Site error is caused by uneven terrain such as hills and man-made structures, trees and even long grass, in the vicinity of the transmitter. The error to radiated bearings is termed ‘VOR course-displacement error’. Ground VOR beacon site error is monitored to ± 1° accuracy. Propagation error is caused by the fact that, having left the VOR site with ±1° accuracy, the transmissions are further affected by terrain and distance. At considerable range from the VOR, ‘bends’ or ‘scalloping’ can occur. VOR scalloping is defined as an imperfection or deviation in the received VOR signal. It causes the signal to ‘bend’ as a result of reflections from buildings or terrain; it causes the Course Deviation Indicator to slowly or rapidly shift from side to side. Airborne equipment errors are caused by aircraft equipment assessing and converting the phase differences to 1° of bearing; maximum aircraft equipment error should be ± 3°.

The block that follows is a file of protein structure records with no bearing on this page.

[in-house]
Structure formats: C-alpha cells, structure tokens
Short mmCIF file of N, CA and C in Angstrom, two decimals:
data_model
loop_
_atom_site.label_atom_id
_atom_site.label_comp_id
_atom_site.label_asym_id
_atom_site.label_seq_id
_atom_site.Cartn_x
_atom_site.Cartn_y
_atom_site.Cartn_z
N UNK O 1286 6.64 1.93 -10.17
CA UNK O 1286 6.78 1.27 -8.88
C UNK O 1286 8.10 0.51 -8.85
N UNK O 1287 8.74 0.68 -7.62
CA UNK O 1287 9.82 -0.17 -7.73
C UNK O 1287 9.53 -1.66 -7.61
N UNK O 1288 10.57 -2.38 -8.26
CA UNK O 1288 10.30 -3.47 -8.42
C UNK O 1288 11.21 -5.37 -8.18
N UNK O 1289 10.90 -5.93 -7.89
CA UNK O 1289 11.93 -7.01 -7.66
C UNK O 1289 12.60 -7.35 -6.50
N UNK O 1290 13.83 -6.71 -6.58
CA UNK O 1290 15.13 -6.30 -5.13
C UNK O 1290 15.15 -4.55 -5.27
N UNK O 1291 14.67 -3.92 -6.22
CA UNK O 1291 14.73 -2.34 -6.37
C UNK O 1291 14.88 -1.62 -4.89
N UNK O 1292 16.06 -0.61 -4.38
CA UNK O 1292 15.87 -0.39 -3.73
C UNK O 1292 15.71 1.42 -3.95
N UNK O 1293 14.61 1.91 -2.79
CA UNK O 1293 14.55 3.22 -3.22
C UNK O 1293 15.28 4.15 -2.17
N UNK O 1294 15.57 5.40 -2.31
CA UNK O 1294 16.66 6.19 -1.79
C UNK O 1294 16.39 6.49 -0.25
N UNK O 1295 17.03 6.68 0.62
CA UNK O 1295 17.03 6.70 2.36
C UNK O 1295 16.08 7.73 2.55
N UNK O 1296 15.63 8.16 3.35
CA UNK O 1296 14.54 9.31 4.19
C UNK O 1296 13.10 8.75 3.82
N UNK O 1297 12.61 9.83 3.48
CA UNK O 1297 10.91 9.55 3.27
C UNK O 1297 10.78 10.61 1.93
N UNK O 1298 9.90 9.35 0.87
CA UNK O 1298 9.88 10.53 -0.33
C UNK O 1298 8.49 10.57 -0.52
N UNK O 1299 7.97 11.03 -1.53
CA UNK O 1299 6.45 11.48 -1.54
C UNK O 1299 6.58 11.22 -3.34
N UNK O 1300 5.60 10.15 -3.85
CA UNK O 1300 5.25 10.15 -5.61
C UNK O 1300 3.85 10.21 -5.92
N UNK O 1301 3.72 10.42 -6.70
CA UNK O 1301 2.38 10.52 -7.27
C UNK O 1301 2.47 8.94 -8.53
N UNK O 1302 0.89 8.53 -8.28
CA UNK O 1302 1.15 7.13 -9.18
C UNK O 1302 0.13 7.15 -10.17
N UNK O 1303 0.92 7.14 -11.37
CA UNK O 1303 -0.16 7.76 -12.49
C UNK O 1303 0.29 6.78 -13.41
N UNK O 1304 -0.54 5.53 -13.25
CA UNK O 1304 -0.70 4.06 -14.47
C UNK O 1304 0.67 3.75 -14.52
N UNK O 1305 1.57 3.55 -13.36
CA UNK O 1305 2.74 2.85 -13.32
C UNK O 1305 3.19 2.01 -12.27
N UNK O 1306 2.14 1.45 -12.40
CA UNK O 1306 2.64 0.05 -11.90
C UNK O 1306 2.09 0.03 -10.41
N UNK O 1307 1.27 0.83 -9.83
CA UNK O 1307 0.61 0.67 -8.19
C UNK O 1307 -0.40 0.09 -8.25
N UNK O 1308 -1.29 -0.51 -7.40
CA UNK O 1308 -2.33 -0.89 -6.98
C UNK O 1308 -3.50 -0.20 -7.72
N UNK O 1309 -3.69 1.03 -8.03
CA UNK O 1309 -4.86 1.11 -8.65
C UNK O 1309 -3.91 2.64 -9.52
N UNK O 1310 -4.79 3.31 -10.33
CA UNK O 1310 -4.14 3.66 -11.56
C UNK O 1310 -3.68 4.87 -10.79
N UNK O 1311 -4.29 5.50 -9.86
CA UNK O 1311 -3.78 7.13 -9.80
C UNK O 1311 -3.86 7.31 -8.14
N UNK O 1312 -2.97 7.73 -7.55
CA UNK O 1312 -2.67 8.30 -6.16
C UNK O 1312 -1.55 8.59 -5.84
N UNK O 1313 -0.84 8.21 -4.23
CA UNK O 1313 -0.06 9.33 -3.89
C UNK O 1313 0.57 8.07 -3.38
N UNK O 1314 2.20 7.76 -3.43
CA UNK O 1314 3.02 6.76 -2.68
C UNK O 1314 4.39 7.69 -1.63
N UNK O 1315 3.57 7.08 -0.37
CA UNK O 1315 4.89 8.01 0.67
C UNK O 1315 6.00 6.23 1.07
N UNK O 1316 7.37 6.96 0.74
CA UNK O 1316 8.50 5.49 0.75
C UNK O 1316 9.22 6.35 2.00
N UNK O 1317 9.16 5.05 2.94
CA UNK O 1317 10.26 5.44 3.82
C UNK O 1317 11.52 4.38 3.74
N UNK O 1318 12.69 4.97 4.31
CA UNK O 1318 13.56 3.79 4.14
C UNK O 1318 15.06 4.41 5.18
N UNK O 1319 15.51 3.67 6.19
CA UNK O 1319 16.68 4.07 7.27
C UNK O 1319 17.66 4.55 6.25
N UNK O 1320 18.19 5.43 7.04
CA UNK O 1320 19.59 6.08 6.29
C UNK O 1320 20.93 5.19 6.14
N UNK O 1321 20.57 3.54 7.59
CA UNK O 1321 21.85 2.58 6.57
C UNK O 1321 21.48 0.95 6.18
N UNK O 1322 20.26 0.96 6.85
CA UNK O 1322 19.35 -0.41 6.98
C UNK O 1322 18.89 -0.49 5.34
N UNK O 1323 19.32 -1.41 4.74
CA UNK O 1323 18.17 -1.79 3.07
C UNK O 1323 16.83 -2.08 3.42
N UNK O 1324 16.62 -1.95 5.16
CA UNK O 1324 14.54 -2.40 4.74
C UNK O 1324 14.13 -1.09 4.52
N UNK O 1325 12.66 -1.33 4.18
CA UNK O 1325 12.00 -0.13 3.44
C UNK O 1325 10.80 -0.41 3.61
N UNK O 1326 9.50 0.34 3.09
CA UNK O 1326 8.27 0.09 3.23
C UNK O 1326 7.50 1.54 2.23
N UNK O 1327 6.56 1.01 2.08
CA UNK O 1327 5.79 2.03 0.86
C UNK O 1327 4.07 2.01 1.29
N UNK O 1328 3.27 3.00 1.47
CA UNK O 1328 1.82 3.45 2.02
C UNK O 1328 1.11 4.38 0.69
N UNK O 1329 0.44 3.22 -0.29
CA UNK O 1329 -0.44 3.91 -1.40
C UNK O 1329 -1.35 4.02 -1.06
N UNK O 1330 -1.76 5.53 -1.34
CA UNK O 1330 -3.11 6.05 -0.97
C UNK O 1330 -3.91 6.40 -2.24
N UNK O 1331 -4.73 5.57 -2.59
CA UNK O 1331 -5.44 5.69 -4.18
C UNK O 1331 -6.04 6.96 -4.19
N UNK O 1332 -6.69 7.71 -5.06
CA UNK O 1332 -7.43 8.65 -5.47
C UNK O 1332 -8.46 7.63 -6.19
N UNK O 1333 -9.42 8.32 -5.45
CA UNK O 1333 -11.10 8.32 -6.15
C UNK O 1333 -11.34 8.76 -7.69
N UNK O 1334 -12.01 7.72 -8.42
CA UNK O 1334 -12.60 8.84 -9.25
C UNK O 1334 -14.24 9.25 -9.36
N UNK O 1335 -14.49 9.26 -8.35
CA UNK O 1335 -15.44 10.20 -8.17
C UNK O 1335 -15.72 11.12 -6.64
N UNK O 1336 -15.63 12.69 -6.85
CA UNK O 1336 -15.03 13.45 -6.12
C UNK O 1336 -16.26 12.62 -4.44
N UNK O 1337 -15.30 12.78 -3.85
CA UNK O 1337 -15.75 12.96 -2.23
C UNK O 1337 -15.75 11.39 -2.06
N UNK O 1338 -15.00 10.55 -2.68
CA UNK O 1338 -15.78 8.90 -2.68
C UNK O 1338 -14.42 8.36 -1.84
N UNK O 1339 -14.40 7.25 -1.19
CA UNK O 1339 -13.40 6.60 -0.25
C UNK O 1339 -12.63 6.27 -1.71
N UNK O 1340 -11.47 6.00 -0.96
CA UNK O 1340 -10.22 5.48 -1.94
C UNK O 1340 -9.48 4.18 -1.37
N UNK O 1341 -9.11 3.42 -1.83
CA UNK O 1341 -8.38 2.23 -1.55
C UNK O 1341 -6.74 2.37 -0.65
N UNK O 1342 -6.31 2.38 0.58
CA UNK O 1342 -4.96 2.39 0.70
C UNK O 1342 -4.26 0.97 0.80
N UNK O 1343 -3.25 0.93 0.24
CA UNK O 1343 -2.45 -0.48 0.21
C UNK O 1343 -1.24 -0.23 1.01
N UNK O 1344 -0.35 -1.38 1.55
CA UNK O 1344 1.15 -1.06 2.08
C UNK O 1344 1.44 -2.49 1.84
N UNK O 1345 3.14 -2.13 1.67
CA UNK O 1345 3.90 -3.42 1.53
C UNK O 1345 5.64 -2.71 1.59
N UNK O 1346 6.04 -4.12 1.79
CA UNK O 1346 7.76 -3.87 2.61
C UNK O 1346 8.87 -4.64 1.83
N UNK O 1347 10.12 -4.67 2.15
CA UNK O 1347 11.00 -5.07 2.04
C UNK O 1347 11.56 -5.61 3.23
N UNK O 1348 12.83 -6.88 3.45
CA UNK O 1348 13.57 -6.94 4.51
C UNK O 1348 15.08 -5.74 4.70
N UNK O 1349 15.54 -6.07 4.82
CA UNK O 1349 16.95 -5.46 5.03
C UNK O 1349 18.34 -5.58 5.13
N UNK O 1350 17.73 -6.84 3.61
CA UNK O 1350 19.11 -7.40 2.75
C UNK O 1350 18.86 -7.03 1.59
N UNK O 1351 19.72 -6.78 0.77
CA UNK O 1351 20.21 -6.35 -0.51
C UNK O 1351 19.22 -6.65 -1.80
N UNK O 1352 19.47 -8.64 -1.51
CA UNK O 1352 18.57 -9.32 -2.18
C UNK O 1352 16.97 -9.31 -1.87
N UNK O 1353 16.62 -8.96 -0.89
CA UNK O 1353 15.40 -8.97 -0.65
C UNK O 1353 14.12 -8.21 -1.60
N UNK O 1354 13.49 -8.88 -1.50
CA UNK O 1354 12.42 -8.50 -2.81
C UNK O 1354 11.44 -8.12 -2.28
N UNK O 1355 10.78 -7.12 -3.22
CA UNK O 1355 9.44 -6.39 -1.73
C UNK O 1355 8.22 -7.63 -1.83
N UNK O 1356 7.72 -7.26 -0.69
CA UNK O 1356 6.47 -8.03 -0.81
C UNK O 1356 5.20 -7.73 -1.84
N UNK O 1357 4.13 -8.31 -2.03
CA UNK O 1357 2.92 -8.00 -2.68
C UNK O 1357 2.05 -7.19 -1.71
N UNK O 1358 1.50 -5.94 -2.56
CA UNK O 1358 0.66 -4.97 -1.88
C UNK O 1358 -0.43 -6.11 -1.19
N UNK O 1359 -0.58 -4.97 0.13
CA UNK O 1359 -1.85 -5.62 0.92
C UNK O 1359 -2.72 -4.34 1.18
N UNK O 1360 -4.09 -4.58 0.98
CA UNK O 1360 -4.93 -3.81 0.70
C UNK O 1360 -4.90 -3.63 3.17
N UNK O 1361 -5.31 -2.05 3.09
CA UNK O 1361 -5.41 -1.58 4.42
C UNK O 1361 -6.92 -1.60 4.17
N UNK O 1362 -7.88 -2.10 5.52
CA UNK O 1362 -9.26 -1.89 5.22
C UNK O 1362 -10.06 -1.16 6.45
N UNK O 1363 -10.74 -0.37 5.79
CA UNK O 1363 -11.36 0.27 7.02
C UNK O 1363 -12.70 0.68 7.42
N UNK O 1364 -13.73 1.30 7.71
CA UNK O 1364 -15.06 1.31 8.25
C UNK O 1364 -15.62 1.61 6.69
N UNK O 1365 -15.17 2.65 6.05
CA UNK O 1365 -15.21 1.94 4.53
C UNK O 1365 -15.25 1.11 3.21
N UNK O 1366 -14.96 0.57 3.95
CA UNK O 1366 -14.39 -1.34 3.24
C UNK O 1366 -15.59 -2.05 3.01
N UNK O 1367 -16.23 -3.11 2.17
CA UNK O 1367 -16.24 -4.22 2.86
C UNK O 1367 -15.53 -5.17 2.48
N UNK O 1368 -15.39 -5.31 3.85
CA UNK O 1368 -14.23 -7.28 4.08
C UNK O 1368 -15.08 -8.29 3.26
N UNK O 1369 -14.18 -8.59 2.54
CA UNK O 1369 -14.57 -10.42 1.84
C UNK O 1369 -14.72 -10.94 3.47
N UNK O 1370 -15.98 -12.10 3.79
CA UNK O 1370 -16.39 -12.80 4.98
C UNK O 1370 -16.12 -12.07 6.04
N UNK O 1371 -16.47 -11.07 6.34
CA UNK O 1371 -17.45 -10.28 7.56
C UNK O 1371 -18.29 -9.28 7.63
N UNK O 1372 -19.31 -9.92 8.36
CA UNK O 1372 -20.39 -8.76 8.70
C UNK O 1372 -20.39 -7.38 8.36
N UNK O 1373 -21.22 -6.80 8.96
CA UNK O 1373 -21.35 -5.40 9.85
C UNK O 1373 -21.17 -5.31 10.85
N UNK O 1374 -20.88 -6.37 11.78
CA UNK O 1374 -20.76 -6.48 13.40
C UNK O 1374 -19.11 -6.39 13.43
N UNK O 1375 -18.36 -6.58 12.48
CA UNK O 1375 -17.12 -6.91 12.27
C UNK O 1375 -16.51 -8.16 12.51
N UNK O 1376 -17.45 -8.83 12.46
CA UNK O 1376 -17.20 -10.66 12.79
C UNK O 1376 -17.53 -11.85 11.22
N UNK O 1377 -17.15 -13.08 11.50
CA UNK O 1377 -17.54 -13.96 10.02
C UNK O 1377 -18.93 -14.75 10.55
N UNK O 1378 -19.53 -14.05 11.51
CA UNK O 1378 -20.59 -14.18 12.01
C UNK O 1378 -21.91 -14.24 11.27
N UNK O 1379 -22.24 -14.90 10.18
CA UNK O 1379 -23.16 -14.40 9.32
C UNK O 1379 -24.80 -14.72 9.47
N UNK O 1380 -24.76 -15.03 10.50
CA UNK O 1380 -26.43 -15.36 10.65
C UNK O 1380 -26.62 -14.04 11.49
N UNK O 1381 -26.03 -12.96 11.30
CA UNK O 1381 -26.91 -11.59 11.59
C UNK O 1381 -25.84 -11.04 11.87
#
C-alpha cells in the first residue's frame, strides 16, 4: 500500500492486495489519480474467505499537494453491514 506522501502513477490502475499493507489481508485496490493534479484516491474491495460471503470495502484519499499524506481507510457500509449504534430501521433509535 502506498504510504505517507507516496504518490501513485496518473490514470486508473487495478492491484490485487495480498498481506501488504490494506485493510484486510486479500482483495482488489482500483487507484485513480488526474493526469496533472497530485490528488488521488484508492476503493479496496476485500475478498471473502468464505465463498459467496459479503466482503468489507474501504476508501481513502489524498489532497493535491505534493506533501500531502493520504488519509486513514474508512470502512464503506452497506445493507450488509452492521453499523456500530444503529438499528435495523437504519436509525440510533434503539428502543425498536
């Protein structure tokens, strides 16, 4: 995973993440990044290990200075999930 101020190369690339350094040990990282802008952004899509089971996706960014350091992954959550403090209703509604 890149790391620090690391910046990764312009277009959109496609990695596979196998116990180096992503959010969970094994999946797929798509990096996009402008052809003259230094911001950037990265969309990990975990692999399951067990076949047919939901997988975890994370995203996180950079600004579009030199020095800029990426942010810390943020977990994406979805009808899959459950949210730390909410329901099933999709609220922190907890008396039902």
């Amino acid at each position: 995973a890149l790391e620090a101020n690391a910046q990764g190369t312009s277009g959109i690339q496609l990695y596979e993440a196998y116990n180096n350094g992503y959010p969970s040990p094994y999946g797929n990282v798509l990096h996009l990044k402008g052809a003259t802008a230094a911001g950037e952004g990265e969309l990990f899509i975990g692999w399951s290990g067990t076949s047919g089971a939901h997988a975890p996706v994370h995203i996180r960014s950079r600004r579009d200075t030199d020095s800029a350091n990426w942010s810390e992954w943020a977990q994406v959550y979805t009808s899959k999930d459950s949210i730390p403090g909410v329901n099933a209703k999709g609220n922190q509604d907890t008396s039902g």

The above errors are aggregated to give a total error of ± 5°. In addition there is pilotage error due to the fact that as an aircraft approaches the VOR the 1° radials get closer together.
The Cone of Ambiguity
As the VOR is approached, the radials converge and the VOR needle becomes more sensitive. Near the VOR overhead the needle oscillates rapidly and the ‘OFF’ flag may appear momentarily; also the ‘TO/FROM’ display alternates. This is all caused by the cone where there is no planned radiation. This is known as the cone of ambiguity or confusion. Once the aircraft has flown through this cone the readings at the aircraft will stabilize.
The VOR shall provide signals to permit satisfactory operation of a typical aircraft installation at the levels and distances required for operational reasons, and up to a minimum elevation angle of 40°. In practice, modern VOR beacons are capable of providing usable signals within 60° to 80° above the horizon.